Airstream and its parent company Thor Industries surprised and excited RV and EV enthusiasts alike with the eStream electric travel trailer concept, which could essentially go off the grid for days, increase the tow vehicle's range or mpg, and potentially manoeuvre itself into a camping or charging spot.
Now the business has given more information about the project and the concept car, which CEO Bob Wheeler said isn't just a sustainability exercise in a follow-up Q&A session on the project last week.
Wheeler said, “Ultimately if it doesn’t provide a better customer experience it’s going to be a lot of effort for nought”. He also mentioned that a portion of the initiative seeks to get around some of the usual EV pain points, such as charging and route planning. As a result, don't expect the product to be released this year or even next year. The company is still in the early stages of this concept, according to the CEO.
But, as he went on to explain, it's a way of getting feedback from dealers and customers and determining the correct feature sets and value for a model that it plans to develop in the near future.
However, Airstream did not begin with a fully new chassis and technical set. It began with the chassis that its German subsidiary Dethleffs built with ZF in 2018 and 2019, which was showcased last year with an Audi E-Tron Sportback on an Alps route that included high altitude and a lot of ascent and descent. Despite its 218-mile EPA range rating, the E-Tron Sportback managed the 240-mile route with essentially the same system as the eStream, albeit with a lighter trailer.
Airstream eStream Electric Travel Trailer
According to McKay Featherstone, vice president of product development and engineering at Airstream, the company is bringing a platform to the project. One of the drivers, according to Featherstone, was the company's focus on sustainability and a lower carbon footprint for its customers. He did, however, mention that the idea dates back to the debut of the Tesla Model X.
Towing with an electric vehicle is not a new concept; people have been doing it for decades. However, by speaking with real consumers, the company was able to better understand pain areas, challenges, and other integrations. As a result, technology has the capacity to address these issues.
Airstream hopes that buyers will regard the new model as not just more environmentally friendly, but also more luxurious and convenient. Travel trailer owners today must make compromises because they cannot stay off the grid for long periods of time. This system works as if it were plugged in, providing electricity and heating at all times.
The majority of the inside materials were chosen for their sustainability, and a transparent panel allows for a glimpse down onto the motor unit and batteries. The trailer has a heat pump and an induction cooktop, and the front of it is clean because there is no need for a gas tank.
The eStream also boasts a thinner body than a standard Airstream, as well as a clean roof with a look down onto 900 watts of solar cells that charge the battery slowly when cruising or camping. On road trips, the 22-foot travel trailer should be able to fit into a standard vehicle charging place, allowing it and the towing vehicle to fast-charge at the same time. Fast-charging times (to 80%) are expected to be in the range of 30 to 45 minutes, which is similar to most current EVs. They also plan to make its Level 2 onboard charger capable of providing a complete charge overnight using standard camping 30-amp plugs.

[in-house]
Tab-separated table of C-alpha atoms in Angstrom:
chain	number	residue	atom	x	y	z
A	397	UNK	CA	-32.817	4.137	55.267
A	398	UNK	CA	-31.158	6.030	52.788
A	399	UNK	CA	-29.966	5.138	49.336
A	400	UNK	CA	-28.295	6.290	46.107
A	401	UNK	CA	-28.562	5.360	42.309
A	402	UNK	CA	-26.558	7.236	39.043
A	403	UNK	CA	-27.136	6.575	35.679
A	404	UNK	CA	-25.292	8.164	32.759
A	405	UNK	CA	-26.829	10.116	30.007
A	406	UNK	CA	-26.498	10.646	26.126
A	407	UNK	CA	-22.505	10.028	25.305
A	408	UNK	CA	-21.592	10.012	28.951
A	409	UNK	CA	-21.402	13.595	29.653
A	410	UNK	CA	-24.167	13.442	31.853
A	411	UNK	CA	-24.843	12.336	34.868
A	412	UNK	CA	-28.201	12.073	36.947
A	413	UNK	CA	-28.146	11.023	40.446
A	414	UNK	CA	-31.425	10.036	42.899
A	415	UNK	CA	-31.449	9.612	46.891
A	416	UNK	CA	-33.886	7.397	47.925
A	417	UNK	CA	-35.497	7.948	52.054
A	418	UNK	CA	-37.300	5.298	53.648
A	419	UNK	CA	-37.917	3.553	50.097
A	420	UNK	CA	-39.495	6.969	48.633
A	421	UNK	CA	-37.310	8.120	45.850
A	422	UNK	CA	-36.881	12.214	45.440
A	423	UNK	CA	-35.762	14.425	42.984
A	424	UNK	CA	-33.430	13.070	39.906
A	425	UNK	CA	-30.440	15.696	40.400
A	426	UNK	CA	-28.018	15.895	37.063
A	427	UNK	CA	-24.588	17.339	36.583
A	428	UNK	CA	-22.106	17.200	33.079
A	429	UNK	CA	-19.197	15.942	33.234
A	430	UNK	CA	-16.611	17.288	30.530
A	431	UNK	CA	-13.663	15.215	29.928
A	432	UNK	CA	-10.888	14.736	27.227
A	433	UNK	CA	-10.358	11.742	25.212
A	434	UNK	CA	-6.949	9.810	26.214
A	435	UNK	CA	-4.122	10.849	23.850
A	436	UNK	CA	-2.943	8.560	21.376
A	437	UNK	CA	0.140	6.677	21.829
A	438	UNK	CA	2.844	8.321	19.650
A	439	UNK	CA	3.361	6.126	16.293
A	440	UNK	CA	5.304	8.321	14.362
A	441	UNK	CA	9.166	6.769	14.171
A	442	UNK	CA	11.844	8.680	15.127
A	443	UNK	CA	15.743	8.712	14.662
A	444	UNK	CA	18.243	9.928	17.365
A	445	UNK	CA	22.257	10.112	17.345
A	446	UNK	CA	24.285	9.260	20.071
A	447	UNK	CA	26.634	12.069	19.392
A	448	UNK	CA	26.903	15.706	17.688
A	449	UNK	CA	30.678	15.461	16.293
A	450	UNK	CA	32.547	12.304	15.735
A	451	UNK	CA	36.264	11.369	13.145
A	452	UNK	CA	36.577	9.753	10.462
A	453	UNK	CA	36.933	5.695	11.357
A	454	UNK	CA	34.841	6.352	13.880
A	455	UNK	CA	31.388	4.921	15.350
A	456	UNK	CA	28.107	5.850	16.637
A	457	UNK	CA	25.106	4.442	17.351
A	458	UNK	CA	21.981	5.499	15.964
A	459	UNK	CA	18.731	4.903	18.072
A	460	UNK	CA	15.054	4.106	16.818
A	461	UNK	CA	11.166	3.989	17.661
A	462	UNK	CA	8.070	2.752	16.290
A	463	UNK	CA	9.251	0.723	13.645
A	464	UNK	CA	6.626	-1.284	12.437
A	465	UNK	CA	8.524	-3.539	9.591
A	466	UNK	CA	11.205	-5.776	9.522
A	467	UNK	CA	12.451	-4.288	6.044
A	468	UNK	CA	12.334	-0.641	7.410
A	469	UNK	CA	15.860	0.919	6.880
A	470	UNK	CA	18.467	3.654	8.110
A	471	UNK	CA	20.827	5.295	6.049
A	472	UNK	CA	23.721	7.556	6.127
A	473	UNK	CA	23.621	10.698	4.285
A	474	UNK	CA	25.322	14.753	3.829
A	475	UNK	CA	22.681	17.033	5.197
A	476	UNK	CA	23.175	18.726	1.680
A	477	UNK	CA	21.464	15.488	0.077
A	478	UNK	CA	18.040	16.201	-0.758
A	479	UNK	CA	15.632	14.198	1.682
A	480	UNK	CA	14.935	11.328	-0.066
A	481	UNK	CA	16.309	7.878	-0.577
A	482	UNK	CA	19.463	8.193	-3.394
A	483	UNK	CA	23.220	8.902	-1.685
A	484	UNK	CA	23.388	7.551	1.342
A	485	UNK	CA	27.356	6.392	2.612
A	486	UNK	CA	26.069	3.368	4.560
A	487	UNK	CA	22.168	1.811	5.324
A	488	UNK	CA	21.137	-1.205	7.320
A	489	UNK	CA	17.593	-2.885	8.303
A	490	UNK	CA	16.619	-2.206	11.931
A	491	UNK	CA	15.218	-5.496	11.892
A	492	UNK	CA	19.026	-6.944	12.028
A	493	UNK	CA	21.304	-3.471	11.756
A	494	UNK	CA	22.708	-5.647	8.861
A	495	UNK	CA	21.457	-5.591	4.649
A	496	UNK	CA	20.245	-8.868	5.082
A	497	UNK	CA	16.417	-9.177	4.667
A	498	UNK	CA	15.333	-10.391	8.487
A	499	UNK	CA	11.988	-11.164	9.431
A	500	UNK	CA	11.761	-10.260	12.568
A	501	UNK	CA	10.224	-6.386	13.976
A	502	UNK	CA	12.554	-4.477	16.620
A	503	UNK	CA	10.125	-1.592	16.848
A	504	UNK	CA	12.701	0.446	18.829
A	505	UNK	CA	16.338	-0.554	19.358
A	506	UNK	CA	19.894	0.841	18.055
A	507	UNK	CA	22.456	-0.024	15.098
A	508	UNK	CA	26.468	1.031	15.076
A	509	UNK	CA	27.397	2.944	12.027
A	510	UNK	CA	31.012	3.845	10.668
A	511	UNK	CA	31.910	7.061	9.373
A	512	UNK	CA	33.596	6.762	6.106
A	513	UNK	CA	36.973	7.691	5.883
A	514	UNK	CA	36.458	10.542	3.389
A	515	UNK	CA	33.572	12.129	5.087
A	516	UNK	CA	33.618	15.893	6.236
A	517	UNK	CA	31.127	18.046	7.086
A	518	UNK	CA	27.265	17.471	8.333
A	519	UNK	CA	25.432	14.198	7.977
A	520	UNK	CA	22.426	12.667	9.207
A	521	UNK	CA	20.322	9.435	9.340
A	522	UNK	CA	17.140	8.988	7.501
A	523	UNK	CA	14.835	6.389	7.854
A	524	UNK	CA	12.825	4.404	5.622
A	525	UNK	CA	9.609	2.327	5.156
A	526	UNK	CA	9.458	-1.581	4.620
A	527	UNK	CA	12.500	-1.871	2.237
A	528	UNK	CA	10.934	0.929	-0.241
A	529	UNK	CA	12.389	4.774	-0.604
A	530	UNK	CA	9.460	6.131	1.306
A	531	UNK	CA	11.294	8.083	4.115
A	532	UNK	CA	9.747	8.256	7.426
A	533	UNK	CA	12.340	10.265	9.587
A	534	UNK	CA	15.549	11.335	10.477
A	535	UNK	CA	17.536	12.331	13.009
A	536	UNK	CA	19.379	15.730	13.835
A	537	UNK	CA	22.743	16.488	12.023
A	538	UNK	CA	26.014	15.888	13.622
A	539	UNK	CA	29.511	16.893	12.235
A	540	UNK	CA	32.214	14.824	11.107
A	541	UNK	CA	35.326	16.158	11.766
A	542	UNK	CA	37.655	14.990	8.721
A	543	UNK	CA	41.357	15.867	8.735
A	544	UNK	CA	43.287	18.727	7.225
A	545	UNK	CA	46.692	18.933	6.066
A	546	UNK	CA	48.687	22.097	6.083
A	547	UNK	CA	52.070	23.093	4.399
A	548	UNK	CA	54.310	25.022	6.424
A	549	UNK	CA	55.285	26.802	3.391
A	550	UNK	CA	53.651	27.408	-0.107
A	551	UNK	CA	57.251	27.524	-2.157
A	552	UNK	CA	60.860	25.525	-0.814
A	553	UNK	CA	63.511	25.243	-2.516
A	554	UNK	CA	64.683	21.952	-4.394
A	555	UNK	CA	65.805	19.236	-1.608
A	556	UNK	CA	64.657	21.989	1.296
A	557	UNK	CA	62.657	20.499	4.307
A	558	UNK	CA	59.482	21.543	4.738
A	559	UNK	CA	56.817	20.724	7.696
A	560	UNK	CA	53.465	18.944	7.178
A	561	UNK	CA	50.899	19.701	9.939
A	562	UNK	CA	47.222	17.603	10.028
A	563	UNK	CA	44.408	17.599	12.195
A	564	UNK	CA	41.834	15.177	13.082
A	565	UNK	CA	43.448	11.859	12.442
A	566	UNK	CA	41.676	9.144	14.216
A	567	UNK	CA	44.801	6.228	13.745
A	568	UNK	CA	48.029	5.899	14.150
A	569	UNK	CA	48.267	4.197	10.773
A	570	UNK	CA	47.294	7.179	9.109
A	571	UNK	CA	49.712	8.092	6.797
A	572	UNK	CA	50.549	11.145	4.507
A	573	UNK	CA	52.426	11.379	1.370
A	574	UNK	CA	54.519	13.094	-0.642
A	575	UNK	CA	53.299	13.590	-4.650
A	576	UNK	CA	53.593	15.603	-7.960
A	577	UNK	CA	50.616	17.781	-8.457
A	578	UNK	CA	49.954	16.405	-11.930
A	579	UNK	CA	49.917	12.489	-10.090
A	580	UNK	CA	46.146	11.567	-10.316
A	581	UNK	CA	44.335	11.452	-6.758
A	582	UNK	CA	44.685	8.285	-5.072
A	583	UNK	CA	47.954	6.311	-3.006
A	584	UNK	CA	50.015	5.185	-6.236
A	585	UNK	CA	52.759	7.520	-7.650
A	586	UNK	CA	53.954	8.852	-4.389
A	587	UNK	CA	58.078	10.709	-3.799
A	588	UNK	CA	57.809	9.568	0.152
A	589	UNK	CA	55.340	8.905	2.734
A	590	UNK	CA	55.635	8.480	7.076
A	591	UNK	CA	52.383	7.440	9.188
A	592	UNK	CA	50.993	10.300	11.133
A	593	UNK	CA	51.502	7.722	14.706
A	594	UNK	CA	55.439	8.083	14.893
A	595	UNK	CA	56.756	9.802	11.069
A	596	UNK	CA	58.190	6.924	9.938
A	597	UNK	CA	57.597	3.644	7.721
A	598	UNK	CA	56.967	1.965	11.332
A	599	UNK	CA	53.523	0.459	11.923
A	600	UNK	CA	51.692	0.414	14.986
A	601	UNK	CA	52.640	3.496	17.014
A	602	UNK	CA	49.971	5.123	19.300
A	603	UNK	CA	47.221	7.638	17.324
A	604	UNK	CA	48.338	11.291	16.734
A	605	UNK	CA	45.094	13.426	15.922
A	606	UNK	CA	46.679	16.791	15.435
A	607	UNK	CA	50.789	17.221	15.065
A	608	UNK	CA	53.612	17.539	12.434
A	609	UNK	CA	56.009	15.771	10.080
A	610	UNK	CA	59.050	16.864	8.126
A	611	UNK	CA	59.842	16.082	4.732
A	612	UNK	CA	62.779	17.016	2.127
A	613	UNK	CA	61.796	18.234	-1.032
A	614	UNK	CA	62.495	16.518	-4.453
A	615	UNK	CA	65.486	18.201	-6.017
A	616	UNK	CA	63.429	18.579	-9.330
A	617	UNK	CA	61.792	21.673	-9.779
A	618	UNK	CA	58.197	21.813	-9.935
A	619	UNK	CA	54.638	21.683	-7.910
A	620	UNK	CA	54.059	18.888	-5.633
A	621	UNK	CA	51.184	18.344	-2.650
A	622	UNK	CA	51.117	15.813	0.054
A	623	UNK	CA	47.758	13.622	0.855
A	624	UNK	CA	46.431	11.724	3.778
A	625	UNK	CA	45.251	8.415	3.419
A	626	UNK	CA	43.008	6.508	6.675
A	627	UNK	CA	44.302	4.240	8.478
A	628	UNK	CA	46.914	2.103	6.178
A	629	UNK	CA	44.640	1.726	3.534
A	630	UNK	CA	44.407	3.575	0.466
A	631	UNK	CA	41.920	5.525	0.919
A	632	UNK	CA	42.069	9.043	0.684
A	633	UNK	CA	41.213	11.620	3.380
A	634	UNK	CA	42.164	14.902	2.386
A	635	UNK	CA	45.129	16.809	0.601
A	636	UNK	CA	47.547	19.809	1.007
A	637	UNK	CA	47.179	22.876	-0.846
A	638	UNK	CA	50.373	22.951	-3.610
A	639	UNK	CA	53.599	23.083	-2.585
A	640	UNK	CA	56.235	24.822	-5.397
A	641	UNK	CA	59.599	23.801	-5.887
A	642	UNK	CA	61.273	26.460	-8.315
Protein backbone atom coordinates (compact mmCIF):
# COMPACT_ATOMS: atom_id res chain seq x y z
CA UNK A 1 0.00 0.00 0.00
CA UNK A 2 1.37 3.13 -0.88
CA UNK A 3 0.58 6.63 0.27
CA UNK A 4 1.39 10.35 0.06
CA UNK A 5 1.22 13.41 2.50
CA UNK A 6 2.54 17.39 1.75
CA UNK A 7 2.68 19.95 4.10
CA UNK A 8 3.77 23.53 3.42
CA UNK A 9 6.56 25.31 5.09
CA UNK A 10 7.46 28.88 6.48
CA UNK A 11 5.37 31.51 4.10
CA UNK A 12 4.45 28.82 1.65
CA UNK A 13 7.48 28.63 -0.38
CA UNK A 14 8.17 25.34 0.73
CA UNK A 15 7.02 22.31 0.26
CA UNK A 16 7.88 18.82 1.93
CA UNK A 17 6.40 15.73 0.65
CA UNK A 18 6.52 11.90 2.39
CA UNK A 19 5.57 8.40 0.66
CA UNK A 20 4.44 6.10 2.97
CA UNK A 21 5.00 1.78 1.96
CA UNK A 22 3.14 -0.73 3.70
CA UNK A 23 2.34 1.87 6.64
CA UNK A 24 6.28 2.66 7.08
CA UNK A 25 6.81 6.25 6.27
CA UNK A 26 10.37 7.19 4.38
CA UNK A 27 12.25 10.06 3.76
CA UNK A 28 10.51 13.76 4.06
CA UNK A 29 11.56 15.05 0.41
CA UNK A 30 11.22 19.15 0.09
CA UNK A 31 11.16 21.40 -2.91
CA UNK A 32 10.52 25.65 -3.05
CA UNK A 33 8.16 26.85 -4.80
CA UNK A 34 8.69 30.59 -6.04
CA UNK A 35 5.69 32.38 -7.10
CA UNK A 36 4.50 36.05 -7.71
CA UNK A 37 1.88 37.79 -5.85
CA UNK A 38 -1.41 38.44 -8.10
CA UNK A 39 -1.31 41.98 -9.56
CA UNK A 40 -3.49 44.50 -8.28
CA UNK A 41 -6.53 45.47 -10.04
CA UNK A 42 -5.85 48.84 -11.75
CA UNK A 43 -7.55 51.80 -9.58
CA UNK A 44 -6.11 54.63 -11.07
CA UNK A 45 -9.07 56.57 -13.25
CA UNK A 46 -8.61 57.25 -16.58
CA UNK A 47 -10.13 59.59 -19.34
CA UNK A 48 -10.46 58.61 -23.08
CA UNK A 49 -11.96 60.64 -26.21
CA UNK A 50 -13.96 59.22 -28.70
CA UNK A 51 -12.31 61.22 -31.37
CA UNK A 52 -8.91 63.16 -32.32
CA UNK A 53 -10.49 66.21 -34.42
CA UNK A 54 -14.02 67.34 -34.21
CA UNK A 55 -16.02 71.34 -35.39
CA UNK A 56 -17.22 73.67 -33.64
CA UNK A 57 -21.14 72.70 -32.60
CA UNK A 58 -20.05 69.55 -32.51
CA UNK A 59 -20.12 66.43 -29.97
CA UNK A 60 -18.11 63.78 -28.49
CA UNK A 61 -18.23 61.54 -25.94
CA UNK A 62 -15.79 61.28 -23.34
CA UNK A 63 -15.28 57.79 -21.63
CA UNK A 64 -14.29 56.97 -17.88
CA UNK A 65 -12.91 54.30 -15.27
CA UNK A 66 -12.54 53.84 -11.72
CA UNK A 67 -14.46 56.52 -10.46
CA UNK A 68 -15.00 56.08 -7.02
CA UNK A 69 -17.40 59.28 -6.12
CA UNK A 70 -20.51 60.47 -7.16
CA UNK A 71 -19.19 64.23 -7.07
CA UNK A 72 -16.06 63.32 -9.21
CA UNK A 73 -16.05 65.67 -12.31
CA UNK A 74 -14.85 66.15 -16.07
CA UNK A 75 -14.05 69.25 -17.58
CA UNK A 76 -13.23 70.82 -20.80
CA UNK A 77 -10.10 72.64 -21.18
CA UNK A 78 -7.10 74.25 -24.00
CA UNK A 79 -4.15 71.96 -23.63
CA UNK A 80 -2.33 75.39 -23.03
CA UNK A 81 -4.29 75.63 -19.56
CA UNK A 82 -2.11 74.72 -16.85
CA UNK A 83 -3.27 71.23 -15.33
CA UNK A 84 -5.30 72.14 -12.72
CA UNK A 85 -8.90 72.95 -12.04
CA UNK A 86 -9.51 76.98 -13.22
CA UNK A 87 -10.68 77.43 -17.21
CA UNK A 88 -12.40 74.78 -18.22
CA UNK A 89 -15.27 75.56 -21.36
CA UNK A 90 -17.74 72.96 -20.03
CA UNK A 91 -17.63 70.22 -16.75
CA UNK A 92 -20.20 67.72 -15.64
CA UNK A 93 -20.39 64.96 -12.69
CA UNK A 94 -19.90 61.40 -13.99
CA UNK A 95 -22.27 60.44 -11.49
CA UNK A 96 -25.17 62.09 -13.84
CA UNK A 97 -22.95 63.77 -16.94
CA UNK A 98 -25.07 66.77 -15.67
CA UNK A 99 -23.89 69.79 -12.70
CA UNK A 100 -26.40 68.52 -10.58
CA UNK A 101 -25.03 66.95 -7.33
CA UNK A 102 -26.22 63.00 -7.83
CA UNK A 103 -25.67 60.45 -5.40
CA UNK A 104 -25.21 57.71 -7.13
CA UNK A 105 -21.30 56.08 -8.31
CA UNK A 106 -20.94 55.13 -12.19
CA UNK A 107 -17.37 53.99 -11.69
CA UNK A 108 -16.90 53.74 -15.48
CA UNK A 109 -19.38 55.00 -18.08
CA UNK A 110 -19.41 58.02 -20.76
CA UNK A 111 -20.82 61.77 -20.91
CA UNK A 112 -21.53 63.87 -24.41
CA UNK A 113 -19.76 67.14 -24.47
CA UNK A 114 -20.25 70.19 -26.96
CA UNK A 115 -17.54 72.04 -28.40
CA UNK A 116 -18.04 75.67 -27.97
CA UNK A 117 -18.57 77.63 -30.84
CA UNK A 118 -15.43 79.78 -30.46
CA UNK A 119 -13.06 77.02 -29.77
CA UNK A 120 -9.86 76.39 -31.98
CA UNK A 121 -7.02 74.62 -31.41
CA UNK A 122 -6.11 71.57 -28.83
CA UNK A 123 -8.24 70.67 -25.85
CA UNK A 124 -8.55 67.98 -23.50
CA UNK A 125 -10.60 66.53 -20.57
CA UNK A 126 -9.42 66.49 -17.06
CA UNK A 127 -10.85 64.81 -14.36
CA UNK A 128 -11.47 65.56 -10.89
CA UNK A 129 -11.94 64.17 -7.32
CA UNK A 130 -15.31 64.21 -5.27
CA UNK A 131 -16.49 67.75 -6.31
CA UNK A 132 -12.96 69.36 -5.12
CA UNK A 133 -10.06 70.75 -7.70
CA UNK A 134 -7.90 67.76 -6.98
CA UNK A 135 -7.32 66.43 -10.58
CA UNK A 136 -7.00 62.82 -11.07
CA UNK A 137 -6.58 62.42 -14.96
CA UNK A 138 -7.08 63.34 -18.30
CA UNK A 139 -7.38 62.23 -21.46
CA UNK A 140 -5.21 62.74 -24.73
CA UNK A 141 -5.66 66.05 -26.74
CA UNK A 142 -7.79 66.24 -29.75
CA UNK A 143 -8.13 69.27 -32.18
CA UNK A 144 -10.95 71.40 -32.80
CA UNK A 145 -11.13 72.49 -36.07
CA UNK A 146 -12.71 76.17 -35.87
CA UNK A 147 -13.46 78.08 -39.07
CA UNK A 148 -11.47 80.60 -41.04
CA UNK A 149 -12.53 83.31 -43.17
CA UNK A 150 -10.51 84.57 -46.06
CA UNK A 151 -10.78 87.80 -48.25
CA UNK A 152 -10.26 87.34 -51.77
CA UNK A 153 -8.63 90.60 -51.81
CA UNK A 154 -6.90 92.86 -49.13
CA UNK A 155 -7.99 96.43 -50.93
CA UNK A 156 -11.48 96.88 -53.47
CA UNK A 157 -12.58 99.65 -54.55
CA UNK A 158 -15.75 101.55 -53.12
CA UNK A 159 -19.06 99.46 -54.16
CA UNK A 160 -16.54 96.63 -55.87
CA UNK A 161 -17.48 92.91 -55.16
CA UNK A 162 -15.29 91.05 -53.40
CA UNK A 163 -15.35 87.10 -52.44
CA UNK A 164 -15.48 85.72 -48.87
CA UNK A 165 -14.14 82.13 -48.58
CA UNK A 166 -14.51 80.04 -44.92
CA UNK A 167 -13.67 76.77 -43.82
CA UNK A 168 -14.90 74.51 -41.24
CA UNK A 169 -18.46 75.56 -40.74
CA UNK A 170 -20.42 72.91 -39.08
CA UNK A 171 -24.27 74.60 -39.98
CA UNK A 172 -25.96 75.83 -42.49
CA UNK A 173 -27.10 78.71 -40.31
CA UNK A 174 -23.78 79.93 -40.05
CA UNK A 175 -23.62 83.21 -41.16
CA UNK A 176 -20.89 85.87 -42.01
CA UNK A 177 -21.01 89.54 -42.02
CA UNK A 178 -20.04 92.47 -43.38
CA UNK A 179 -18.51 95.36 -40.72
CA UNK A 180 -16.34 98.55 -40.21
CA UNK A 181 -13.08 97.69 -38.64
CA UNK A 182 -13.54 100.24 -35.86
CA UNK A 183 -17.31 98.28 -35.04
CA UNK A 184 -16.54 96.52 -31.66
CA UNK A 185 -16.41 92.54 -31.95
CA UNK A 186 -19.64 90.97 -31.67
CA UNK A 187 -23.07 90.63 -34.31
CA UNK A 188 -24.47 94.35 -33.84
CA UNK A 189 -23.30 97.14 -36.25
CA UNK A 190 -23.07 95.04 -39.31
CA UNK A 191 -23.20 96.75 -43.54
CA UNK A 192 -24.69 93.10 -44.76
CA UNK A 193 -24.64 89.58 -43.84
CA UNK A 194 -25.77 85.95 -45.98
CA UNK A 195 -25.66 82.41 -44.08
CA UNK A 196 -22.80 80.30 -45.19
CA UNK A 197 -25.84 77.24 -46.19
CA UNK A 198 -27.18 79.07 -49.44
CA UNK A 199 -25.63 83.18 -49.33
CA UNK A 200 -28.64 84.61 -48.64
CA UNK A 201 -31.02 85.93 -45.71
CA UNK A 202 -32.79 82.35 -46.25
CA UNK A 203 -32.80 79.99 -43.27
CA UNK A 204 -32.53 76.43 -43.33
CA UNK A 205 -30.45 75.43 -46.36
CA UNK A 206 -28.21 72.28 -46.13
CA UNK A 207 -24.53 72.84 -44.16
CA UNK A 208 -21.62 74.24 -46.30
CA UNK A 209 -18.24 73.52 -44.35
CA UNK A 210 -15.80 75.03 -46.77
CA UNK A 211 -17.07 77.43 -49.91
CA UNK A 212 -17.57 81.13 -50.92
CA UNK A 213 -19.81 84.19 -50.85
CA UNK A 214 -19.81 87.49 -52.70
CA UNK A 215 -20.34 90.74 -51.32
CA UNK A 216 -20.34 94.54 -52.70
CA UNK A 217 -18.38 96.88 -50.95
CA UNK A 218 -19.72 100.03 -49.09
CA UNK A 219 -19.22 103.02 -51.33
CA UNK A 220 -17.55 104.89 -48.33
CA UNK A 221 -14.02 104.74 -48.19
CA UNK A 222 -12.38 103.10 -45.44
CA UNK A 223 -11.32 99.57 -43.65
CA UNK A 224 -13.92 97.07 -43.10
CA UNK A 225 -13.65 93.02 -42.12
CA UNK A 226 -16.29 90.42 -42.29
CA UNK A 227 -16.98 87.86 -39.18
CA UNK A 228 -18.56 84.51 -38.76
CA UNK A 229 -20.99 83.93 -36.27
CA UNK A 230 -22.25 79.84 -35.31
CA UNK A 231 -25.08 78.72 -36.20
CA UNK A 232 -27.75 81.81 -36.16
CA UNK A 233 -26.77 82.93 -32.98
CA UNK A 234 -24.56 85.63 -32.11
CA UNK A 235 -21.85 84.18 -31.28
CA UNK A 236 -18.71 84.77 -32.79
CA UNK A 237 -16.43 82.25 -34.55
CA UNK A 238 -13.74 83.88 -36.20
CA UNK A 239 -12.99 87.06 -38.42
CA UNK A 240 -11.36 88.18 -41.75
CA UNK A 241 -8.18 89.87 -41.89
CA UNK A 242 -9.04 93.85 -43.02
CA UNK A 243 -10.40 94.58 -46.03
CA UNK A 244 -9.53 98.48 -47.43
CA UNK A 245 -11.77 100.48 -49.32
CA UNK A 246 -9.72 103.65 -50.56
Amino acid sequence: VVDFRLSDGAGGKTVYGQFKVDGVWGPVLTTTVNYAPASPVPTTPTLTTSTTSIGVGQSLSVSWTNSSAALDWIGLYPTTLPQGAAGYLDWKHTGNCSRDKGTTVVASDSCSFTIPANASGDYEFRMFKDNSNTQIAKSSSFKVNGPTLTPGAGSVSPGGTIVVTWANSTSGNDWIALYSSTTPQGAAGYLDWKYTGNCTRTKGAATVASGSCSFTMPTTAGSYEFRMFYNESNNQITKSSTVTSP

Electric Travel Trailer Interior
Despite the fact that this is just a concept, the idea is clearly in the works. Airstream intends to take the trailer out on the road this year for real-world testing, with additional testing and refining to come.
Airstream is currently deciding on the size of the batteries and motors. Understanding the dynamics will also be an important component of the testing process. Dethleffs' trailer was lighter due to the employment of two 90-kw (121-hp) electric motors, each of which provided 40 hp of continuous power.
The eStream has the ability to torque-vector and help steady not just the trailer but also the tow vehicle, allowing for a smooth, stable tow in sway or side winds. It also has the ability to assist with traction, such as on muddy or snow-covered inclines.
One of the concept's standout features is its ability to park itself remotely, using a smartphone app and on its own power. The backup and self-driving system will primarily rely on ultrasonic sensors, both below and above the vehicle, in conjunction with camera systems.
Trip planning is equally vital for getting everything to work and ensuring that the experience is better. Airstream also intends to leverage Amazon Alexa to give how-to content for the new technology.
The sStream does fit into the existing NHTSA regulatory framework, according to the executives, who were startled; therefore, part of the project will be ensuring that it stays in compliance.
And there's a lot more innovation that could make it into a manufacturing paradigm. Airstream is also investigating the prospect of bidirectional charging and using the home's battery to power it. It also needs to perform a better job at problem-solving in the area below.
There will be some clever new solutions to enable getting away from it all, familiar yet different, just as we're seeing with electric trucks. And, for a more traditional form factor, the eStream is a promising start.